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The first step to achievement is

aspiration.

Aspiration is the seed, once planted, that grows into greatness.

O N LY Mark A. Nordenberg Chancellor and Chief Executive Officer Mark A. Nordenberg is chancellor and chief executive officer of the University of Pittsburgh. In this role, he heads one of the nation’s leading public research universities and one of the oldest institutions of higher learning west of the Allegheny Mountains. Chancellor Nordenberg is the University’s 17th chancellor, and the summer of 2009 marked the 14th anniversary of his move into the chancellor’s office. His tenure has been distinguished by a remarkable record of sustained institutional success for our University. In terms of overall performance, for the second consecutive year Pitt was ranked in the very top cluster of America’s public research universities in the annual assessment of The Top American Research Universities. Only seven universities were included in the Center’s very top cluster – Berkeley, Illinois, Michigan, North Carolina, Pitt, UCLA and Wisconsin. The University also advanced on two key measures of research strength. In terms of National Institutes of Health grants attracted by members of our faculty, we moved into sixth place nationally. In terms of total federal science and engineering research and development grants won by our faculty, Pitt now ranks 11th nationally. In terms of student achievement, Pitt undergraduates continued to win national honors, adding to a list of awards that, just since 1995, includes two Rhodes Scholarships, six Marshall Scholarships, five Truman Scholarships, four Udall Scholarships, one Churchill Scholarship, 31 Goldwater Scholarships, and three Mellon Humanities Fellows. And, this past year, Pitt students visibly demonstrated their fond feelings about their University by sponsoring an “I Love Pitt Day.” In short, the University of Pittsburgh is enjoying a tremendous period of significant, and often spectacular, progress – a real credit, as the Chancellor likes to say, to the talented and committed people of Pitt.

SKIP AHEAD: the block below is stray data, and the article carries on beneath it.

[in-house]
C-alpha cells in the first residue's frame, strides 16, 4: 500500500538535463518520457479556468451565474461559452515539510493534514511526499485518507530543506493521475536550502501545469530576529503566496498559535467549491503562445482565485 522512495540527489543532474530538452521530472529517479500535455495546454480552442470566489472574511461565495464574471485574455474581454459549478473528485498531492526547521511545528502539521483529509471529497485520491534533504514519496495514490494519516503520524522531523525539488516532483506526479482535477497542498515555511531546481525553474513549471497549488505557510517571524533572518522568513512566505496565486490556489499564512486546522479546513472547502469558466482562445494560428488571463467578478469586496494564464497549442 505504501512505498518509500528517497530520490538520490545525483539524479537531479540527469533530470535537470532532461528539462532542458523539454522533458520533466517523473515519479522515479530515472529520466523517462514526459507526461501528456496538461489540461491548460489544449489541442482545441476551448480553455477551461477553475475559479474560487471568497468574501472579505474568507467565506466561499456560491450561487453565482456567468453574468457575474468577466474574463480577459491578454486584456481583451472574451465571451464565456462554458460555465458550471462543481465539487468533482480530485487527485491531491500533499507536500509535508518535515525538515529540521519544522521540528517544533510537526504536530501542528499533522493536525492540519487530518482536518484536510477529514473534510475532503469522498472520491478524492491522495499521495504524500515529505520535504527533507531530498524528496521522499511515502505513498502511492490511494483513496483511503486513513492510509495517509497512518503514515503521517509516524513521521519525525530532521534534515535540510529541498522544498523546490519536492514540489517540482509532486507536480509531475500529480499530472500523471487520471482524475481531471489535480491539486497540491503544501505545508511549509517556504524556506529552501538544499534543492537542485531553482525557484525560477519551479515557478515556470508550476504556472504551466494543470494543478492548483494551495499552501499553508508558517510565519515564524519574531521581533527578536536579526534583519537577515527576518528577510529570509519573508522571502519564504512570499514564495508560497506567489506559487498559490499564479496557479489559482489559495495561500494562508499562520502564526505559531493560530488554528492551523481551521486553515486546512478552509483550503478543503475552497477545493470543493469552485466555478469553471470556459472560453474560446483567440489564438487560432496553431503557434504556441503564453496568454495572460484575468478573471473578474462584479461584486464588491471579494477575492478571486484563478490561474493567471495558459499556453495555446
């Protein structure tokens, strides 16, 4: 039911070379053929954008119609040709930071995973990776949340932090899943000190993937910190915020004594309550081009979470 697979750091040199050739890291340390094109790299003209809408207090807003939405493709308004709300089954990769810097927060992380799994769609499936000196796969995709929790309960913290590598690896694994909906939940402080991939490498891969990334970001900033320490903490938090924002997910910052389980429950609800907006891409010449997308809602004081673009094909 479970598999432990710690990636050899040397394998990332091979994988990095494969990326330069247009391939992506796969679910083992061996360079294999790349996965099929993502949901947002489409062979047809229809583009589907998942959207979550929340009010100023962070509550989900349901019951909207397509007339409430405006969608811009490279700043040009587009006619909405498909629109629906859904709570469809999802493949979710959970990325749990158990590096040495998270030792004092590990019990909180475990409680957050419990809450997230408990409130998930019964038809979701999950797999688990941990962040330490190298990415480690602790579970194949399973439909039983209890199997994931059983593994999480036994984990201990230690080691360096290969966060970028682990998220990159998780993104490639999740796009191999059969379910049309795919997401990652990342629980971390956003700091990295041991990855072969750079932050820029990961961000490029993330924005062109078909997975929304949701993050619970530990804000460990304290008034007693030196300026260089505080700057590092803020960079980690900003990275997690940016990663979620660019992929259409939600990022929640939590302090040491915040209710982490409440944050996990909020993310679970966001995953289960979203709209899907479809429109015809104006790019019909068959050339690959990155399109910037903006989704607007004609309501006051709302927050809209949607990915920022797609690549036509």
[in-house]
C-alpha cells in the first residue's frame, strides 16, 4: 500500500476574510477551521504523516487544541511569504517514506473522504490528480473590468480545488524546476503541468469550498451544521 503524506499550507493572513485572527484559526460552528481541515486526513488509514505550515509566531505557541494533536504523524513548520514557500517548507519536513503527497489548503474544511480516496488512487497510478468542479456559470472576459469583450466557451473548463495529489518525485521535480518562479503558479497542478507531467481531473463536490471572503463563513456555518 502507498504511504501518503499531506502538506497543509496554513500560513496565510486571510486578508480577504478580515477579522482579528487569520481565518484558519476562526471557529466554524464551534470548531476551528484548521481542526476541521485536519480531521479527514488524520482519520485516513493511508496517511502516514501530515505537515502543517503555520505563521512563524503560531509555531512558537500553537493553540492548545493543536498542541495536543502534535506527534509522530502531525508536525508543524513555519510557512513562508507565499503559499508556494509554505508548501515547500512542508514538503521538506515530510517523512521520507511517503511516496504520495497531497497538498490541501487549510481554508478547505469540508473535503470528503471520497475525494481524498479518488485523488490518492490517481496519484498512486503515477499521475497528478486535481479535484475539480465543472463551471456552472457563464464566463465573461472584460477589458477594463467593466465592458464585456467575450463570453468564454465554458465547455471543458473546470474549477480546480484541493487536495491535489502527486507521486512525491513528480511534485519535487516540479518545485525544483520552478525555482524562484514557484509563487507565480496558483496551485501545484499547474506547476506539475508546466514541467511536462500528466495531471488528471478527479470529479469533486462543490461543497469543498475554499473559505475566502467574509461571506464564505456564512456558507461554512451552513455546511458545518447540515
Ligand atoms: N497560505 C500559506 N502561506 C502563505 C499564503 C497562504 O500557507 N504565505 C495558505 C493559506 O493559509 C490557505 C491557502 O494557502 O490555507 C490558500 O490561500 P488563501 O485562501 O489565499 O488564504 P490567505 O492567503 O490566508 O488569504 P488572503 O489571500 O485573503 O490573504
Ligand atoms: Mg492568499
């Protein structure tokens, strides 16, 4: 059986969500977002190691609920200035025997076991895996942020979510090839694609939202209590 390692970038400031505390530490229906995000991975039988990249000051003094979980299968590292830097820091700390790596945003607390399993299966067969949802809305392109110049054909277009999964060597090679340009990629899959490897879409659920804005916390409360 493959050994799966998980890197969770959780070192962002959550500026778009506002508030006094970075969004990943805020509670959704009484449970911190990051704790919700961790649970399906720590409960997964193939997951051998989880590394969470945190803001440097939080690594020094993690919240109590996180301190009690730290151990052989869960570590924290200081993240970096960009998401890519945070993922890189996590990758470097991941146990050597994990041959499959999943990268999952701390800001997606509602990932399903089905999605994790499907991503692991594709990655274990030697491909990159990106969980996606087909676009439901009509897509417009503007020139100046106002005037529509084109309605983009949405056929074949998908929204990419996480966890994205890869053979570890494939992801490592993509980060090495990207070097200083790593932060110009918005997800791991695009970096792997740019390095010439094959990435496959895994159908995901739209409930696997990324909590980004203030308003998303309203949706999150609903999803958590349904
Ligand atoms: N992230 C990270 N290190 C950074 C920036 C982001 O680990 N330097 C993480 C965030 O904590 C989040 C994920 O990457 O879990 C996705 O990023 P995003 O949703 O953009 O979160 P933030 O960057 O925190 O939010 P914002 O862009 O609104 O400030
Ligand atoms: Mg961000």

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The University of Pittsburgh began with the aspirations of Hugh Henry Brackenridge, who moved to the small frontier village of Pittsburgh in 1781 with the desire “to advance the country and thereby myself.” Brackenridge founded “Pittsburgh Academy” in 1787. The academy, modestly born in a log cabin, is now 222 years old and an internationally recognized center of learning and research.

To aspire is to dream. And if one can dream, why not dream big? In 1921, newly named Pitt Chancellor John Bowman aspired to give the Oakland campus a distinguishable landmark that would make an impression on the city and beyond. The result was the Cathedral of Learning, an iconic 42-story structure that stands as the tallest academic building in the western world and a symbolic beacon of the pursuit of knowledge. More recently, the University of Pittsburgh charted an ambitious course with the stated goal of firmly placing itself among the finest institutions in the country. In 2000, Pitt ranked in the fourth cluster of top public universities in a report issued by the Center for Measuring University Performance. Fast forward less than a decade later and Pitt’s aspirations have grown into a truly remarkable academic success story. According to the latest report of The Top American Research Universities, Pitt now ranks in the very top cluster of public research universities for overall performance. That group includes such prestigious company as Berkeley, Illinois, Michigan, UCLA, North Carolina and Wisconsin. “Only Big Dreams” is the driving philosophy of the Pitt Athletic Department. Inspired by the lofty ambitions and achievements of the greater university, Pitt Athletics is also working to place itself among the country’s finest overall programs and enhance the student-athlete experience to the highest degree.


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The University of Pittsburgh aspires to be great – in each and every endeavor it undertakes. That includes intercollegiate athletics, which are an important extension of the classroom experience.